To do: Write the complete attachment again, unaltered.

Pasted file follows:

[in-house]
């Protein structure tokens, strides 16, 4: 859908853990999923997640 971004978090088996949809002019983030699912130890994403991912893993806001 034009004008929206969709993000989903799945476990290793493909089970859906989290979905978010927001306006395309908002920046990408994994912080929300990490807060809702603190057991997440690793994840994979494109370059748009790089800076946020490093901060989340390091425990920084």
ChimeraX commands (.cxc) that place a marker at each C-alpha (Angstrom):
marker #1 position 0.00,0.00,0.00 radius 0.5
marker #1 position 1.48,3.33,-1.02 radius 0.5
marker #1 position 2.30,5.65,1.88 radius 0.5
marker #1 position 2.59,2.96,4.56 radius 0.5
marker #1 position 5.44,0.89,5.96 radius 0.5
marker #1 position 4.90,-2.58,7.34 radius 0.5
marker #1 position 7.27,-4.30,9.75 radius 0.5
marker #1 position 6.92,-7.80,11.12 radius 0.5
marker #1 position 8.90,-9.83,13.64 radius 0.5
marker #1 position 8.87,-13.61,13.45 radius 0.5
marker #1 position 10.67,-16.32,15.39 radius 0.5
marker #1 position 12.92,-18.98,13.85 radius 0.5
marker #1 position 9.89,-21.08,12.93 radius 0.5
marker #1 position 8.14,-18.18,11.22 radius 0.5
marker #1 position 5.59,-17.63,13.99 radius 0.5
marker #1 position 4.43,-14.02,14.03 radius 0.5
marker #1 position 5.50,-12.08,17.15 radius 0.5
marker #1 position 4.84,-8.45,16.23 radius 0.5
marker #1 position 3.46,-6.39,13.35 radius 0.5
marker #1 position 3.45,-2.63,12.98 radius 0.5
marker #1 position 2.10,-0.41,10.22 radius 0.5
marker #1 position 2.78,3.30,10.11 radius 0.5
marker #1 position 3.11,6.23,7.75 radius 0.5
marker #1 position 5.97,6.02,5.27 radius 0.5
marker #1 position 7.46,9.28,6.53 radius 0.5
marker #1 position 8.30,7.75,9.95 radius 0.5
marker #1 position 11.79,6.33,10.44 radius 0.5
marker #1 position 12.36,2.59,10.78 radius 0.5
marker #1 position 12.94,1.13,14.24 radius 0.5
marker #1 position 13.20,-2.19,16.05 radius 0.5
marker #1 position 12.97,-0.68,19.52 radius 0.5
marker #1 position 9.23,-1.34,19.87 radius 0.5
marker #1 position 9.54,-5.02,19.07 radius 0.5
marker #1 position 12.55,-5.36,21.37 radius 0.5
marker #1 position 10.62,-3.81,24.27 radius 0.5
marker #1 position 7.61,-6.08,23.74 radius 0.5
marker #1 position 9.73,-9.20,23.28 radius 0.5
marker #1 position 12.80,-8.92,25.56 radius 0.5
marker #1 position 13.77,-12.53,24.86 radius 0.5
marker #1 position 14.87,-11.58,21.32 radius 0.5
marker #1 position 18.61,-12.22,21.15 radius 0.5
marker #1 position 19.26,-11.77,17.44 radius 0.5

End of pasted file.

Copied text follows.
[in-house]
């Protein structure tokens, strides 16, 4: 859908853990999923997640 971004978090088996949809002019983030699912130890994403991912893993806001 034009004008929206969709993000989903799945476990290793493909089970859906989290979905978010927001306006395309908002920046990408994994912080929300990490807060809702603190057991997440690793994840994979494109370059748009790089800076946020490093901060989340390091425990920084």
ChimeraX commands (.cxc) that place a marker at each C-alpha (Angstrom):
marker #1 position 0.00,0.00,0.00 radius 0.5
marker #1 position 1.48,3.33,-1.02 radius 0.5
marker #1 position 2.30,5.65,1.88 radius 0.5
marker #1 position 2.59,2.96,4.56 radius 0.5
marker #1 position 5.44,0.89,5.96 radius 0.5
marker #1 position 4.90,-2.58,7.34 radius 0.5
marker #1 position 7.27,-4.30,9.75 radius 0.5
marker #1 position 6.92,-7.80,11.12 radius 0.5
marker #1 position 8.90,-9.83,13.64 radius 0.5
marker #1 position 8.87,-13.61,13.45 radius 0.5
marker #1 position 10.67,-16.32,15.39 radius 0.5
marker #1 position 12.92,-18.98,13.85 radius 0.5
marker #1 position 9.89,-21.08,12.93 radius 0.5
marker #1 position 8.14,-18.18,11.22 radius 0.5
marker #1 position 5.59,-17.63,13.99 radius 0.5
marker #1 position 4.43,-14.02,14.03 radius 0.5
marker #1 position 5.50,-12.08,17.15 radius 0.5
marker #1 position 4.84,-8.45,16.23 radius 0.5
marker #1 position 3.46,-6.39,13.35 radius 0.5
marker #1 position 3.45,-2.63,12.98 radius 0.5
marker #1 position 2.10,-0.41,10.22 radius 0.5
marker #1 position 2.78,3.30,10.11 radius 0.5
marker #1 position 3.11,6.23,7.75 radius 0.5
marker #1 position 5.97,6.02,5.27 radius 0.5
marker #1 position 7.46,9.28,6.53 radius 0.5
marker #1 position 8.30,7.75,9.95 radius 0.5
marker #1 position 11.79,6.33,10.44 radius 0.5
marker #1 position 12.36,2.59,10.78 radius 0.5
marker #1 position 12.94,1.13,14.24 radius 0.5
marker #1 position 13.20,-2.19,16.05 radius 0.5
marker #1 position 12.97,-0.68,19.52 radius 0.5
marker #1 position 9.23,-1.34,19.87 radius 0.5
marker #1 position 9.54,-5.02,19.07 radius 0.5
marker #1 position 12.55,-5.36,21.37 radius 0.5
marker #1 position 10.62,-3.81,24.27 radius 0.5
marker #1 position 7.61,-6.08,23.74 radius 0.5
marker #1 position 9.73,-9.20,23.28 radius 0.5
marker #1 position 12.80,-8.92,25.56 radius 0.5
marker #1 position 13.77,-12.53,24.86 radius 0.5
marker #1 position 14.87,-11.58,21.32 radius 0.5
marker #1 position 18.61,-12.22,21.15 radius 0.5
marker #1 position 19.26,-11.77,17.44 radius 0.5